Jacky Lorenzetti acquired 50% of the Third Growth estate Chateau d’Issan in Margaux and also bought the strategically placed Chateau Béhèré in Pauillac. An astute move as Béhèré is in a prime location, perfectly situated on parcels of vines nestling between the First Growths Chateau Latour, Lafite and Mouton. It was sold by Mr Camou who reasoned that the interest in his little property from more prestigious chateaux was that the big estates needed to invest to reduce their taxation.
Domaine Clarence Dillon, owners of First Growth Chateau Haut Brion, purchased Chateaux L’Arrosée and L’Armont which will now be merged with their Saint Emilion property Chateau Quintus. The small estates will now disappear off the radar as individual entities as they have been absorbed into Quintus – it seems that Domaine Clarence Dillon are keen to boost Quintus’ volume and strengthen its brand.
Chateau Prieure Lichine, the Margaux Fourth Growth Grand Cru Classé, acquired nearby Cru Bourgeois Chateau Pontet Chappez. It’s thought that the 18.5 acres (7.5 hectares) of Pontet Chappez vineyards will be absorbed into those of Prieuré Lichine.
Third Growth Chateau La Lagune has purchased its neighbour, Chateau D’Arche, from Mahler Besse (who also own Second Growth Chateau Palmer). Apparently the vineyards of D’Arche once belonged to La Lagune so it has regained what it once owned. I suspect that Chateau d’Arche will be absorbed into La Lagune rather than remain a separate entity.
Matthieu Cuvelier, owner of the Saint Emilion Premier Cru Classé B Chateau Clos Fourtet (and also of Chateau Poujeaux in Moulis) purchased 3 chateaux in Saint Emilion: Clos Saint-Martin, Chateau Les Grandes Murailles and Chateau Côte de Baleau. There is some speculation that Clos Saint Martin and Les Grandes Murailles may be included in the wines of Clos Fourtet rather than be maintained individually.
Chateau La Tour du Pin, in Saint Emilion, has been absorbed by its owner, First Growth Chateau Cheval Blanc. Cheval Blanc will use 3.5 acres of the best of La Tour du Pin’s vineyards and the remainder will be used to make a generic Saint Emilion.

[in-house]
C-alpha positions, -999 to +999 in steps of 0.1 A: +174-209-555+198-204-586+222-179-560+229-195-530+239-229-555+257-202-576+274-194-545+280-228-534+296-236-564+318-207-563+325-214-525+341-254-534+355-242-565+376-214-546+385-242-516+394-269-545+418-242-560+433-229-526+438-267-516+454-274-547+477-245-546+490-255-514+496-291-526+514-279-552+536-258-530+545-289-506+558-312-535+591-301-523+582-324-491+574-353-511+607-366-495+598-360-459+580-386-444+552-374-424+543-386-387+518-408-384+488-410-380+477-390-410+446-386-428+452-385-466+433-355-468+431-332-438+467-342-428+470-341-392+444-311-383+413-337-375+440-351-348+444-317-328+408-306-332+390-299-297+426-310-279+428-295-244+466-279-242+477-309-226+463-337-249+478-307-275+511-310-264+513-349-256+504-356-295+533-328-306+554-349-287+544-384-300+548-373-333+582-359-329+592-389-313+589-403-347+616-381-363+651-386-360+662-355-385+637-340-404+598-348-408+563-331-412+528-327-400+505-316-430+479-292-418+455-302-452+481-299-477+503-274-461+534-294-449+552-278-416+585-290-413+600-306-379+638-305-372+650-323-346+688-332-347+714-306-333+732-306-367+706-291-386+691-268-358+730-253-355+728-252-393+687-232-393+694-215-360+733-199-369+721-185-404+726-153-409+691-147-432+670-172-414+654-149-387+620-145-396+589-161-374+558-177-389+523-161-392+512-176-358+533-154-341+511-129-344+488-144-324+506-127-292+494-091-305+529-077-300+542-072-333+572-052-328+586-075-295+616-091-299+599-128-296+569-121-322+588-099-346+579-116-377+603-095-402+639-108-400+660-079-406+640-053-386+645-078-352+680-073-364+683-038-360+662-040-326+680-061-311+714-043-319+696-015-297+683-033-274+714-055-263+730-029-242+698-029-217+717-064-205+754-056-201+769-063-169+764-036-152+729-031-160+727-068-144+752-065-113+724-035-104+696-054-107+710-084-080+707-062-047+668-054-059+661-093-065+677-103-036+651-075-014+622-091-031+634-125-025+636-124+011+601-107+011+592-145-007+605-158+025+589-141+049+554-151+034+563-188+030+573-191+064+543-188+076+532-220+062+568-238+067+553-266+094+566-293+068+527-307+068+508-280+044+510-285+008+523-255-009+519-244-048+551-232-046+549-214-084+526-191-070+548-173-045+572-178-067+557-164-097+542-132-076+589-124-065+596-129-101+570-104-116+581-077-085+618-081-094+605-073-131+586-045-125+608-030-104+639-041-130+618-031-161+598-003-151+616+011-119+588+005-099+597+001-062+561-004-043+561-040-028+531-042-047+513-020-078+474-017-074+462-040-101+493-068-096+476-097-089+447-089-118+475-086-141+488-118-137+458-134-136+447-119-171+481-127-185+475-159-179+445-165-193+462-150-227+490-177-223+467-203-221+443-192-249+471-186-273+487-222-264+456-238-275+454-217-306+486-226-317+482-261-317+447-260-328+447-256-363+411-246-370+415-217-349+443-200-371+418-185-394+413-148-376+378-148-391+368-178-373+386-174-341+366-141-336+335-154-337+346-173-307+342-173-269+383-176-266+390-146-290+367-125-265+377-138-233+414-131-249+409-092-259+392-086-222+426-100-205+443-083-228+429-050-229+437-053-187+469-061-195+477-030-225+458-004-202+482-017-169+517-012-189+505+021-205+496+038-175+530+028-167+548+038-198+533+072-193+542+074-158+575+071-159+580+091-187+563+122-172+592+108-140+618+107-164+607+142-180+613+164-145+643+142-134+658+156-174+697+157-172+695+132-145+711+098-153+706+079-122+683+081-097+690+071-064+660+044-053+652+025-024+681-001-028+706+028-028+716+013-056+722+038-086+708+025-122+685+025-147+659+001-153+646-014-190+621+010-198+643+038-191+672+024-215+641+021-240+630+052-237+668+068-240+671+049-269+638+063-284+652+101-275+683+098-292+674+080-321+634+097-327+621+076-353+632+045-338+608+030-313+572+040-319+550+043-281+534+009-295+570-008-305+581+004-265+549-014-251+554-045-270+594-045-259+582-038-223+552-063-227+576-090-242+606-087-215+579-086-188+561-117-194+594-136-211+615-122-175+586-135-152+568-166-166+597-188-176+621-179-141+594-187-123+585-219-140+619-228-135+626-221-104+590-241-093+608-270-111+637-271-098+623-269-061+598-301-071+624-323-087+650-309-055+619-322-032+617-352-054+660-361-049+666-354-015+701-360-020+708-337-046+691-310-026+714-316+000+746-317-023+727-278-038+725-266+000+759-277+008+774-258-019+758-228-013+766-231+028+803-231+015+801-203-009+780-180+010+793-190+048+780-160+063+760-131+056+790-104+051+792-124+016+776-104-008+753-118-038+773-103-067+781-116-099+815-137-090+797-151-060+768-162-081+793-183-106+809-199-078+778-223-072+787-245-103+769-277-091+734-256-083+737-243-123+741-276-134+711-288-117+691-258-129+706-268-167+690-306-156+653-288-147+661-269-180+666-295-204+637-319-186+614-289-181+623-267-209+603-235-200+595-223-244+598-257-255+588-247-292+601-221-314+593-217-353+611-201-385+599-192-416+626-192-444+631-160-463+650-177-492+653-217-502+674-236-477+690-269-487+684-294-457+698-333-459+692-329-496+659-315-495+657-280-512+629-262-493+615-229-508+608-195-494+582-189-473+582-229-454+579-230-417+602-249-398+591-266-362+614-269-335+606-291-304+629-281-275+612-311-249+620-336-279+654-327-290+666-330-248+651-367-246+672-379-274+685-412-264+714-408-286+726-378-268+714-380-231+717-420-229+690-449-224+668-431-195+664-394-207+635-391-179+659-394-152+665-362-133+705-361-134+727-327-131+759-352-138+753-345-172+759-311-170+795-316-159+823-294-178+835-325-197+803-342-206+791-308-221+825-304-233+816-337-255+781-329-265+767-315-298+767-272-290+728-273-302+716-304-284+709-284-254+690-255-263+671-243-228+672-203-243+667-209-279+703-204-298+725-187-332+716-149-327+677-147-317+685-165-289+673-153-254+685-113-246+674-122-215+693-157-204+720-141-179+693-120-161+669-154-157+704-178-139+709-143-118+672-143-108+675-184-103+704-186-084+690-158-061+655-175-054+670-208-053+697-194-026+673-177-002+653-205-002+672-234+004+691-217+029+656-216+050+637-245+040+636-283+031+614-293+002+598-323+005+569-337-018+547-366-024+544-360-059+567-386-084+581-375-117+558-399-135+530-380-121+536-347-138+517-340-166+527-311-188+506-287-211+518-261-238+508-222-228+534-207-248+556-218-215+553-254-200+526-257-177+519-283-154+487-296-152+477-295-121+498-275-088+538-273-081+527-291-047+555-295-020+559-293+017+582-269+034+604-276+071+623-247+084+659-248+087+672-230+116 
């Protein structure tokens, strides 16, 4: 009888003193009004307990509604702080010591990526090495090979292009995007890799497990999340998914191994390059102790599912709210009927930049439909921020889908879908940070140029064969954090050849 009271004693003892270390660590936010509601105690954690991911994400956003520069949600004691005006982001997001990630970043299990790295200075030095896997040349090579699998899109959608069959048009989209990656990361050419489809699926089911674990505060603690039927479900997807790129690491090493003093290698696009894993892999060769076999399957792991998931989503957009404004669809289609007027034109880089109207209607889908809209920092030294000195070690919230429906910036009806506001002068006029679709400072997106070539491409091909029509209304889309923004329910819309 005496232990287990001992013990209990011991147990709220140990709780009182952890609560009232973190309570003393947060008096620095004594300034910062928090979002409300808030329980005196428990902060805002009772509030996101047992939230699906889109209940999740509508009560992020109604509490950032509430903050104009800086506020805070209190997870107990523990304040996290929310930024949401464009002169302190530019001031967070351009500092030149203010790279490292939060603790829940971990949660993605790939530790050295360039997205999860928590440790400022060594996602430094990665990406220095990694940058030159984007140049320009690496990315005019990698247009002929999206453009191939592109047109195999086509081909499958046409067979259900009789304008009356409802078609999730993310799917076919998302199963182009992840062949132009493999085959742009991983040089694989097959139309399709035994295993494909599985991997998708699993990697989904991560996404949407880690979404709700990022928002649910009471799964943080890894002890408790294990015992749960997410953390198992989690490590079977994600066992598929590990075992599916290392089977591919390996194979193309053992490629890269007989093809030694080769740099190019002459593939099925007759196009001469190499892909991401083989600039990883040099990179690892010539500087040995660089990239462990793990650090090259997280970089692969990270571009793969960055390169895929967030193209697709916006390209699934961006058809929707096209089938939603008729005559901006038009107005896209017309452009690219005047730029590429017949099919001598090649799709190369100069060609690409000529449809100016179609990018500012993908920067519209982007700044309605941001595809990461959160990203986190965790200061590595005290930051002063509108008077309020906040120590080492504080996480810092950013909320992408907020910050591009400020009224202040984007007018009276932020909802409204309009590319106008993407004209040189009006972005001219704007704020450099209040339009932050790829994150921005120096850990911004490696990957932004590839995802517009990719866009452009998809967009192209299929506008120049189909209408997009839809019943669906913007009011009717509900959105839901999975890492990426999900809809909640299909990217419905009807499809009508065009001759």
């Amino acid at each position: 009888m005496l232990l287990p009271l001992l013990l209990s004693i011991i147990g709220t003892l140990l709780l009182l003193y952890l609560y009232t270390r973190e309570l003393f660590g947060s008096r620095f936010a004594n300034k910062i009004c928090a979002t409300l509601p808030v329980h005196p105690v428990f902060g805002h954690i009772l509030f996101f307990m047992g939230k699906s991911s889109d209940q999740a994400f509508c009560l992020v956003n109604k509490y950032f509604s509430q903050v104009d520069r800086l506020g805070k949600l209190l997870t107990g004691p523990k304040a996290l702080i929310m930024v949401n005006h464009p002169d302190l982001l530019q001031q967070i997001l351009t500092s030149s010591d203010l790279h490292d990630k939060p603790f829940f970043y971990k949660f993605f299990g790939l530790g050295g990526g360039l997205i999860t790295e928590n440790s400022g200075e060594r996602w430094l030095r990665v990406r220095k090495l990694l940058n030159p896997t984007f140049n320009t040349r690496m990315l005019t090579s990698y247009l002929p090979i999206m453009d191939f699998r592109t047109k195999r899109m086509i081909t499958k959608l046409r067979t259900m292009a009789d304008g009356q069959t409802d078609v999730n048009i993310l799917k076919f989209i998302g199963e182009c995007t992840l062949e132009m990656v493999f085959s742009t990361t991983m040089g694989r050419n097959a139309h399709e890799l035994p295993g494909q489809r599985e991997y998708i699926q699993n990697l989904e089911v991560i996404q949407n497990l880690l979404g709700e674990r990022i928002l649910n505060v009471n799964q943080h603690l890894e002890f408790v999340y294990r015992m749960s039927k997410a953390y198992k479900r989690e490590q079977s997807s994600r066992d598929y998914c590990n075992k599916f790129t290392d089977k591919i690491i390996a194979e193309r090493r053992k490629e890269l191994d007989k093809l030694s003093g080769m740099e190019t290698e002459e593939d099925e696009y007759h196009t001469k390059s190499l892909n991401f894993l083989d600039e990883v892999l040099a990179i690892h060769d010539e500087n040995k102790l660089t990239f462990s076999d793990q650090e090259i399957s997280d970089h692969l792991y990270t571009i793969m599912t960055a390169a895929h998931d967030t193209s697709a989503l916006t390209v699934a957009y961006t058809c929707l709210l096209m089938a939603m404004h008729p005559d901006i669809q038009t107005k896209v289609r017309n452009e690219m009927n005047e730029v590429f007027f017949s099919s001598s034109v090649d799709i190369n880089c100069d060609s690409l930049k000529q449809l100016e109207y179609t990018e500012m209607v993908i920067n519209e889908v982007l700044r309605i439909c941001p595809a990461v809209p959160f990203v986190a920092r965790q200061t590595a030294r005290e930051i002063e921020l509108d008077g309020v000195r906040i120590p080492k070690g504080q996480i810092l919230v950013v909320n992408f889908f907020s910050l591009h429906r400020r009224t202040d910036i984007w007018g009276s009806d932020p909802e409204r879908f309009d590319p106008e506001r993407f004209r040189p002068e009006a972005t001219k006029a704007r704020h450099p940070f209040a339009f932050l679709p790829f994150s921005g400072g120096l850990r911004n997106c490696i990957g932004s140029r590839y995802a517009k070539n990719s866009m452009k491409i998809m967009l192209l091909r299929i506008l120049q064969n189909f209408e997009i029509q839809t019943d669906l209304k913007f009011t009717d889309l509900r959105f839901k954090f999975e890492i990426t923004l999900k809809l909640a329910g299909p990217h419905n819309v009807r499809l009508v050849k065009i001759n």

The Grand Cru Classés have also been on the warpath over branding battles with smaller chateaux bearing similar names. The thinking behind it is that fame by association to a prestigious wine producing estate can benefit lesser chateaux as folks assume they are one and the same – which in turn can damage the more prestigious estate’s reputation. The only examples of branding battles of this nature I can find are First Growths attacking smaller fry that impinge on their brand identity. The latest battle has been between the Saint Emilion First Growth, Chateau Figeac and two estates both owned by the Dutruilh family: Chateaux Croix Figeac and de Pavillon Croix Figeac. The Court of Appeal of Bordeaux decided that Croix Figeac and de Pavillon Croix Figeac would have to drop their names after 6 years of litigation.
As we see chateaux bought out by their big rivals and aggressive brand protection in 2013, we also see smaller chateaux continuing to be snapped up by Chinese buyers – reportedly 60 this year! Is Bordeaux turning Chinese? The motives behind the acquisitions vary from a passion for Bordeaux’s wines to the desire to control the supply chain and lucrative tourism opportunities.
I hope that 2014 will bring some better weather for Bordeaux, some common sense re pricing at En Primeur and greater promotion of the petit chateaux!